This week marks the start of Geography Awareness Week, a week that highlights the importance of geography, and most importantly our place in the world and how we interact with our environment.

We'd like to take this chance to explore the topic of worms, and their geographical differences, some facts, and how they can you help you. Read along below!

Tiger Worms (Eisenia fetida)

tiger worms

Tiger Worms are native to Europe, but over time they have been introduced to every continent apart from Antarctica. They are ideal for use in wormeries because of their affinity for rotting vegetation. They are difficult to identify against other worms, but they are unlikely to be found in soil (unlike most worms), their bright yellow tail is usually a good indicator.

European Earthworm (Lumbricus rubellus)

European earthworm

Similar to the tiger worm, the European Earthworm is distributed worldwide, with very few locations not having at least a small population of them. Some people use them for composting but they are generally less effective than tiger worms.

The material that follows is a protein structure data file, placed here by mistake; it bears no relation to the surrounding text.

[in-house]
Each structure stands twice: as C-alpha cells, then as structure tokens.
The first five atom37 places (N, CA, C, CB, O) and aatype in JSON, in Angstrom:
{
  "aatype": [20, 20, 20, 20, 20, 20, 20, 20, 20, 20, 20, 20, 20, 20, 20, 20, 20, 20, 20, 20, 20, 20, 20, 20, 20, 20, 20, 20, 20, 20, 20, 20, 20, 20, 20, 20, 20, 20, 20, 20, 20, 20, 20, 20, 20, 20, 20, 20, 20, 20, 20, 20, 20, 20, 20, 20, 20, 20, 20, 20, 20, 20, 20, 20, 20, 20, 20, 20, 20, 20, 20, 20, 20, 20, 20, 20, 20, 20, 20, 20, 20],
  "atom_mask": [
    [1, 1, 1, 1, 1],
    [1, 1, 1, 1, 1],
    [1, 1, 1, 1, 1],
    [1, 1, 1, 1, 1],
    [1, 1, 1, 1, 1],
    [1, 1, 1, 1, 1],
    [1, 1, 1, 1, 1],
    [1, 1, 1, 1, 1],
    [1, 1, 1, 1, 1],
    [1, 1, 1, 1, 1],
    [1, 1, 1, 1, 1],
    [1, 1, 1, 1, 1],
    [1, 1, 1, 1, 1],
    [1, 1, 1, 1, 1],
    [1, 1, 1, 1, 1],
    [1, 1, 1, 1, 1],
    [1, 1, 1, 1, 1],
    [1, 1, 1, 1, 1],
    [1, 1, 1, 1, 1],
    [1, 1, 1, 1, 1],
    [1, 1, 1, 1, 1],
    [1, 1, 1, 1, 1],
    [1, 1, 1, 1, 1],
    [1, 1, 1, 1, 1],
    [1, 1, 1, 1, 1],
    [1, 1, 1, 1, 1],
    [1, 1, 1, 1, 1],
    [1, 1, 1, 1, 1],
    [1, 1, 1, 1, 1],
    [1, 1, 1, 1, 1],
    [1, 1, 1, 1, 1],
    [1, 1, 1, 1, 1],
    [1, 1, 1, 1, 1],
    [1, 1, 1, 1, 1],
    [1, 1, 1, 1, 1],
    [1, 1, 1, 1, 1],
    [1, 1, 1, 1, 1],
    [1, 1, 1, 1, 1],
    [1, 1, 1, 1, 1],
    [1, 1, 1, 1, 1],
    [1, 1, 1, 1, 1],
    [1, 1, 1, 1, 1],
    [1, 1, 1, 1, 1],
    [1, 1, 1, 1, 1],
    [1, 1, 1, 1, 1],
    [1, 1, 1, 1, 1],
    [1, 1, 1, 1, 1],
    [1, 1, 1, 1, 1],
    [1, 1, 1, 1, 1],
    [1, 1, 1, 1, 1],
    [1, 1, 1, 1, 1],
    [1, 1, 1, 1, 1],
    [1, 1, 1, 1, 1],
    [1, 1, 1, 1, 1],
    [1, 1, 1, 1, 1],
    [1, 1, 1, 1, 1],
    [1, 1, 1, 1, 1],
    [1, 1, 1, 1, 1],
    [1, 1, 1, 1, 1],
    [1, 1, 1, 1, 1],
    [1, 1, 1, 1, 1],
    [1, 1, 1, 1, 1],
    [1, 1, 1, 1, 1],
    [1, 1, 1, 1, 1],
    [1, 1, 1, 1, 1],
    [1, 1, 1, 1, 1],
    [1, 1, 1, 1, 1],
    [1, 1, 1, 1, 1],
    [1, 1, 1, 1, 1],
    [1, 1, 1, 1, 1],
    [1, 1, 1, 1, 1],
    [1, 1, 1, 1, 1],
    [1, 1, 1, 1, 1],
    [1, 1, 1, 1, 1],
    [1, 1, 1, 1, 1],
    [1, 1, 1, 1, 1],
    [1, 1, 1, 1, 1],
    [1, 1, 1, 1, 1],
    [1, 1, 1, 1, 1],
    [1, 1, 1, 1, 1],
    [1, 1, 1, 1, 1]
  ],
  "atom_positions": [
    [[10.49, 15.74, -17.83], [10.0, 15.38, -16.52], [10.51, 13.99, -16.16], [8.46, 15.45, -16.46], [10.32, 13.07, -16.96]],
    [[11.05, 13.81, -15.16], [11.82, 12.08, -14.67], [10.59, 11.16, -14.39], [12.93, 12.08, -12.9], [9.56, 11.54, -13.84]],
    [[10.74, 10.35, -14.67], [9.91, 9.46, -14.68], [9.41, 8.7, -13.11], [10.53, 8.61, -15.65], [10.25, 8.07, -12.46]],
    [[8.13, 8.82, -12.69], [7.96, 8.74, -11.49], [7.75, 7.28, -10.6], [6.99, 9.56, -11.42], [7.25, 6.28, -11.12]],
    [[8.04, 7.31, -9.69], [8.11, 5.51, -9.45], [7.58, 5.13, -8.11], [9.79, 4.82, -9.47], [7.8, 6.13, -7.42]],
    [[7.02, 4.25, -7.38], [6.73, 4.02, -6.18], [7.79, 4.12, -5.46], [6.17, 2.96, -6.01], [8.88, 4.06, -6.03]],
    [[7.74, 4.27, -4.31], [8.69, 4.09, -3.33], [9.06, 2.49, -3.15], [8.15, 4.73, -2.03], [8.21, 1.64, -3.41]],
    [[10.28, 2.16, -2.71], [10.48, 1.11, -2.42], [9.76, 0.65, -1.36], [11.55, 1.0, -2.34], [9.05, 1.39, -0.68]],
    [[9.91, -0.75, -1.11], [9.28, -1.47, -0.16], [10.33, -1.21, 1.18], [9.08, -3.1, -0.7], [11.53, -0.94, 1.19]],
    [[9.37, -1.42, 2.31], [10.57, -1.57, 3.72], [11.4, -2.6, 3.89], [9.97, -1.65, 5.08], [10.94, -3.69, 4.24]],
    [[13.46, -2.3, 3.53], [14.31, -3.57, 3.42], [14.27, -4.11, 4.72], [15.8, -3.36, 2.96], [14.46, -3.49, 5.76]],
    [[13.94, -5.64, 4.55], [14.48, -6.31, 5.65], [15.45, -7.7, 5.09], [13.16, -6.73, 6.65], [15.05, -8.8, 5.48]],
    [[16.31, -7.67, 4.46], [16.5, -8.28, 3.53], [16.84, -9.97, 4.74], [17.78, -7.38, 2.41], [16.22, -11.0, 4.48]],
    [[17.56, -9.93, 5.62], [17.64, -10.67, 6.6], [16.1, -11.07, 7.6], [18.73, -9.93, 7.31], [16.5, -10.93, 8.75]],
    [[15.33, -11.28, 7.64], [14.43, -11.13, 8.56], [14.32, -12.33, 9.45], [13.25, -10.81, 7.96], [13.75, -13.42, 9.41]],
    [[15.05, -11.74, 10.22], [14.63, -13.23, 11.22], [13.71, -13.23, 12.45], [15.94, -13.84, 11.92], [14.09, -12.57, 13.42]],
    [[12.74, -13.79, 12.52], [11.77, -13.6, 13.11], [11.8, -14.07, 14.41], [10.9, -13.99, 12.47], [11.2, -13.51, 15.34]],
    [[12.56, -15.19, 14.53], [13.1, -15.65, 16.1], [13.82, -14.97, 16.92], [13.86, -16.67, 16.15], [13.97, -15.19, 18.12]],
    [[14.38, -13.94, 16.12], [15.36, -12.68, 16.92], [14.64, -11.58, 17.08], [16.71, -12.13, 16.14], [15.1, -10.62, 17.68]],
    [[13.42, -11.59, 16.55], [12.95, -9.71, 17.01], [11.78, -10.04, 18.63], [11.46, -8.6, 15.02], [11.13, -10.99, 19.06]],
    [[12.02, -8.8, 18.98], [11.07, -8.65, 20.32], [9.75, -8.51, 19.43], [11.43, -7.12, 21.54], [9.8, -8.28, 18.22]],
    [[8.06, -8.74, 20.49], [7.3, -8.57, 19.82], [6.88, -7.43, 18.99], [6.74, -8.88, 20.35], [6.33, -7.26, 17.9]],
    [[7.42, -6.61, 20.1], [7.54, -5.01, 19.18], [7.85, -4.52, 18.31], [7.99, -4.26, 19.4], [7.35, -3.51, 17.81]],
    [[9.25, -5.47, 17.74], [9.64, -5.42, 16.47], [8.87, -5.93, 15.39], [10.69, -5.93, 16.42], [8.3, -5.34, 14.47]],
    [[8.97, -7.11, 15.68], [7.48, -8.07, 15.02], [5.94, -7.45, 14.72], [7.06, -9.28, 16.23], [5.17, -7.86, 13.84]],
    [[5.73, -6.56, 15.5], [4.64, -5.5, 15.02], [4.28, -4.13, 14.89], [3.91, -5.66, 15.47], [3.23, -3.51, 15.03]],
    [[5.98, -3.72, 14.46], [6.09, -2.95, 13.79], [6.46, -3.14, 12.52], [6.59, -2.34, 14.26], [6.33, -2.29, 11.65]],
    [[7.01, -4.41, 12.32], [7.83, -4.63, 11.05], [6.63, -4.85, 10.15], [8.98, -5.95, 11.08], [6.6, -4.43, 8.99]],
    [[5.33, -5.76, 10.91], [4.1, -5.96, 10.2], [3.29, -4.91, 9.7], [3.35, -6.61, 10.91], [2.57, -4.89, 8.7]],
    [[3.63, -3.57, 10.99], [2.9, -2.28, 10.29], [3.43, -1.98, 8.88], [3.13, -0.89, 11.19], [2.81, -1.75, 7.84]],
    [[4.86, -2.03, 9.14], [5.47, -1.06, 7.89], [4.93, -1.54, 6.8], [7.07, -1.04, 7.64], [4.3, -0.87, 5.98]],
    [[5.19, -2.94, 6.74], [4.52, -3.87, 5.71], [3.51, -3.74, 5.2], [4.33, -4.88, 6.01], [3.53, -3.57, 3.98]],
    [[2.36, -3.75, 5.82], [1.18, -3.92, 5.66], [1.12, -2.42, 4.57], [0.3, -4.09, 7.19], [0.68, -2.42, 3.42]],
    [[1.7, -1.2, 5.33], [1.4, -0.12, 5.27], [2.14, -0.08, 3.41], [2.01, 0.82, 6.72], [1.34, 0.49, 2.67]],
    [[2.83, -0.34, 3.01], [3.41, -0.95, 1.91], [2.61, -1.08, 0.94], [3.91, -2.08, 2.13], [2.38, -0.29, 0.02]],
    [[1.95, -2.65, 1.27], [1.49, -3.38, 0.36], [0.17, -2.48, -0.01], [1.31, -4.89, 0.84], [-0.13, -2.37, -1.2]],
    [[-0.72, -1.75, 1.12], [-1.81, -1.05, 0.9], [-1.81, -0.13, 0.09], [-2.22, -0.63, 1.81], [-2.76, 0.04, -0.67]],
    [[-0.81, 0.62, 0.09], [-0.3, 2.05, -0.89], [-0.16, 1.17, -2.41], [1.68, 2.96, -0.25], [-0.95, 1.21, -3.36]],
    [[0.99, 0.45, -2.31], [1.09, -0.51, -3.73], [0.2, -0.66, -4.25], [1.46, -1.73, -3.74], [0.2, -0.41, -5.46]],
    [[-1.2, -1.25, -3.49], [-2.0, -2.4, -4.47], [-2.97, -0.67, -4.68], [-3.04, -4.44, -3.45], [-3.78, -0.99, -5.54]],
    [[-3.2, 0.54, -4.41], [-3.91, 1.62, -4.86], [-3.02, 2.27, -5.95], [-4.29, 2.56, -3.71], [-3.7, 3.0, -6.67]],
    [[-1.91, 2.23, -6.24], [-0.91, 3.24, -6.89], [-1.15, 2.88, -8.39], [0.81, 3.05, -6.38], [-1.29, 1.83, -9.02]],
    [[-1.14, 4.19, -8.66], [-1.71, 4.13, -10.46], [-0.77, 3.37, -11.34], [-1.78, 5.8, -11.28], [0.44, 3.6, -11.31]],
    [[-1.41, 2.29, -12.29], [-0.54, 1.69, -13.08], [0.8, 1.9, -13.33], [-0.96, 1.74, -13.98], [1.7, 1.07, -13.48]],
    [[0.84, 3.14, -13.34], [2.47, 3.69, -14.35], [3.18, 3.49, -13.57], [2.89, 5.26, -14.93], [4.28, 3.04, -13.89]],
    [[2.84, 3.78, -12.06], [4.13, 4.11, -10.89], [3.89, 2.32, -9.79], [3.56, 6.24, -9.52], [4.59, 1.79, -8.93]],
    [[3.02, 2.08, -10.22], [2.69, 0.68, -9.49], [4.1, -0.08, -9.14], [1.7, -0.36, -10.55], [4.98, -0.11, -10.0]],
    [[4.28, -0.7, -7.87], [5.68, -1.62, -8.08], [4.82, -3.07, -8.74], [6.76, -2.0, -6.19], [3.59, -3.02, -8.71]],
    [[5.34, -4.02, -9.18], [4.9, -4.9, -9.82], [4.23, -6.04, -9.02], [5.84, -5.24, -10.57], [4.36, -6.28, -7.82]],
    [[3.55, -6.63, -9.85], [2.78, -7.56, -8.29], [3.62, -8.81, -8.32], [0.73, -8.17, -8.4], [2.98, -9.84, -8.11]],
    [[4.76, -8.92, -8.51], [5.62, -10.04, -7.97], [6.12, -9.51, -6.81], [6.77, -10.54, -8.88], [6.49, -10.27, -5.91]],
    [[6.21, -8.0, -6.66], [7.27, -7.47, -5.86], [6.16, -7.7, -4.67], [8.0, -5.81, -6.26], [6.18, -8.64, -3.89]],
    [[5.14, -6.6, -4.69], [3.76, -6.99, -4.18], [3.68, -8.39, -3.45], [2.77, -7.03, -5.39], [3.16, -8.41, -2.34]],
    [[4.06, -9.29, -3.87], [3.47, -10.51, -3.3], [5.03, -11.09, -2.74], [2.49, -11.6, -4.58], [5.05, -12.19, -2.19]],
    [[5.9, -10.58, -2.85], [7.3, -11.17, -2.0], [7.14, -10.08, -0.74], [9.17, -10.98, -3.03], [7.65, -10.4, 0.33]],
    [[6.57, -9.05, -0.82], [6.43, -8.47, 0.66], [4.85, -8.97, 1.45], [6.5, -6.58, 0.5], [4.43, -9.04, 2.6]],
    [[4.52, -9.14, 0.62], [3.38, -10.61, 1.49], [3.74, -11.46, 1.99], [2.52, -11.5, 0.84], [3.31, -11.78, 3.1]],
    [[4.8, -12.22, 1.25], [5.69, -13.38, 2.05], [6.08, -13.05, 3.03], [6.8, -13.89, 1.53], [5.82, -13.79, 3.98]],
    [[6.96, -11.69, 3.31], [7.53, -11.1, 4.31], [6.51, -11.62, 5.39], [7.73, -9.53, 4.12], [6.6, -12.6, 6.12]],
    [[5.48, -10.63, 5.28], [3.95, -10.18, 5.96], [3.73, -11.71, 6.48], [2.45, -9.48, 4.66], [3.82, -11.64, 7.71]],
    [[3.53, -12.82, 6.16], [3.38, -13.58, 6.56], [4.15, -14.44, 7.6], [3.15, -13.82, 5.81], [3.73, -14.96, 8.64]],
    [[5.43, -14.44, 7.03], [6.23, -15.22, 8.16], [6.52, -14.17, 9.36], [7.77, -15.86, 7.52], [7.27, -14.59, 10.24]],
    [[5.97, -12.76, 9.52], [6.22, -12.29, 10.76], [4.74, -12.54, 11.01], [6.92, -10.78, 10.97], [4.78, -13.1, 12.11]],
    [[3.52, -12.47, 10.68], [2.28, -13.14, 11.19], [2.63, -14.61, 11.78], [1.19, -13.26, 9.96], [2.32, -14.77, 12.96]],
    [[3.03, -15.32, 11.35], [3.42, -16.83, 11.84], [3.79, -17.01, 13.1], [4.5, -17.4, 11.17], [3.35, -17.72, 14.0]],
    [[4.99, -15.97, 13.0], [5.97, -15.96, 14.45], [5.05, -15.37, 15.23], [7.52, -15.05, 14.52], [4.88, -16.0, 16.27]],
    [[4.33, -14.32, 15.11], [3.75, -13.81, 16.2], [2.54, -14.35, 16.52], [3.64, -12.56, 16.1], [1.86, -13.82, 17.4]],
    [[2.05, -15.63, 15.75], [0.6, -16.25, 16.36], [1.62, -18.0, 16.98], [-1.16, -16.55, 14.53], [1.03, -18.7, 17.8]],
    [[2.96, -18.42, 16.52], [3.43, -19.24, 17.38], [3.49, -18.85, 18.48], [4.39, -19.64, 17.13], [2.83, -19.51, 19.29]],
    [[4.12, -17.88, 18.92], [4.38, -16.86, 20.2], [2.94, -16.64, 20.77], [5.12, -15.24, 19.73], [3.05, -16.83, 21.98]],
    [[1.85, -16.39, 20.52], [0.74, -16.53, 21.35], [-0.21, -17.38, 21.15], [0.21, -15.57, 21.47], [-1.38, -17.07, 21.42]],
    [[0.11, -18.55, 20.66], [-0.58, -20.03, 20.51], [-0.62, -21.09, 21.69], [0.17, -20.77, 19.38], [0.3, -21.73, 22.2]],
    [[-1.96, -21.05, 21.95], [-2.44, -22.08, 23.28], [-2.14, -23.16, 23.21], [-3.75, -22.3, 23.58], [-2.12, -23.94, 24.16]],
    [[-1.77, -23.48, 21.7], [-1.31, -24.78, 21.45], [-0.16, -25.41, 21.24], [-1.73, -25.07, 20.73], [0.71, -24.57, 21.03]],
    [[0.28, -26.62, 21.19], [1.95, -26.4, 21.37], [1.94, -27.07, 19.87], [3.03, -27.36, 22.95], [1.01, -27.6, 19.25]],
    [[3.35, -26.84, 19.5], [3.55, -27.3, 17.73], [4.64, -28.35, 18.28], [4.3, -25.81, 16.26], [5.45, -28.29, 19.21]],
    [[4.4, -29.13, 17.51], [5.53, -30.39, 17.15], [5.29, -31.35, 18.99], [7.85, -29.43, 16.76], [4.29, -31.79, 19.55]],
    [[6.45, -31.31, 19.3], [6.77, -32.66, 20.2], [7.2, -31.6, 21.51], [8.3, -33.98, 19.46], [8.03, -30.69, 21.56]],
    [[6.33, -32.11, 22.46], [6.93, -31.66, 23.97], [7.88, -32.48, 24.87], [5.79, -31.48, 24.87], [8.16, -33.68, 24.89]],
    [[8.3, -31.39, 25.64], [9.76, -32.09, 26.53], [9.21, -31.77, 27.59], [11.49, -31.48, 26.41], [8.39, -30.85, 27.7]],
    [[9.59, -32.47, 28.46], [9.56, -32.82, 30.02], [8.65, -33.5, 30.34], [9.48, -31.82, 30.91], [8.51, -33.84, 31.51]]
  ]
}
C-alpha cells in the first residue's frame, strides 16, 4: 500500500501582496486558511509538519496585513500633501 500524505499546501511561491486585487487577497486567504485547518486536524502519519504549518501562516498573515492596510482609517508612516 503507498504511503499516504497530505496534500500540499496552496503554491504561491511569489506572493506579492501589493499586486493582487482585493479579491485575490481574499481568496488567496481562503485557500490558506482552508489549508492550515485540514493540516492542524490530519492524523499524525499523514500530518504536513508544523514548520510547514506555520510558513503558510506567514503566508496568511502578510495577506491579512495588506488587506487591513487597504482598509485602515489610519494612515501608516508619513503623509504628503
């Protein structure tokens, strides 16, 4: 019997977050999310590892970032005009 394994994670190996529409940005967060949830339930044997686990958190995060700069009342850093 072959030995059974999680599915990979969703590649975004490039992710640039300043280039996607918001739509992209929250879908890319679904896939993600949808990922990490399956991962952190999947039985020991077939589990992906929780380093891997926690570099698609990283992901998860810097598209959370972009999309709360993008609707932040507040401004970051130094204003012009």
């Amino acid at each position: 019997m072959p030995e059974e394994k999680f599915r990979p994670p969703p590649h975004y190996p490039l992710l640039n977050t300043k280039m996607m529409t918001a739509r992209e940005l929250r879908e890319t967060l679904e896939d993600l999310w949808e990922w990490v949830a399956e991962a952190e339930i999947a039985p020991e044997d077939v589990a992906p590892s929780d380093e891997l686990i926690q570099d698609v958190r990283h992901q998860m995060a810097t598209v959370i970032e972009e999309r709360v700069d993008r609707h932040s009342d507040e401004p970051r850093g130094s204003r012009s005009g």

Common Earthworm (Lumbricus terrestris)

common worm

The Common Earthworm, like it's name implies, is one of the most common worms found in the UK. They're spread across the globe but are considered an invasive pest in some countries, due to the decline of some native species. In the US they are sometimes known as Nightcrawlers. Due to their tendency to burrow, they aren't suited for composting.

Indian Blues (Perionyx excavatus)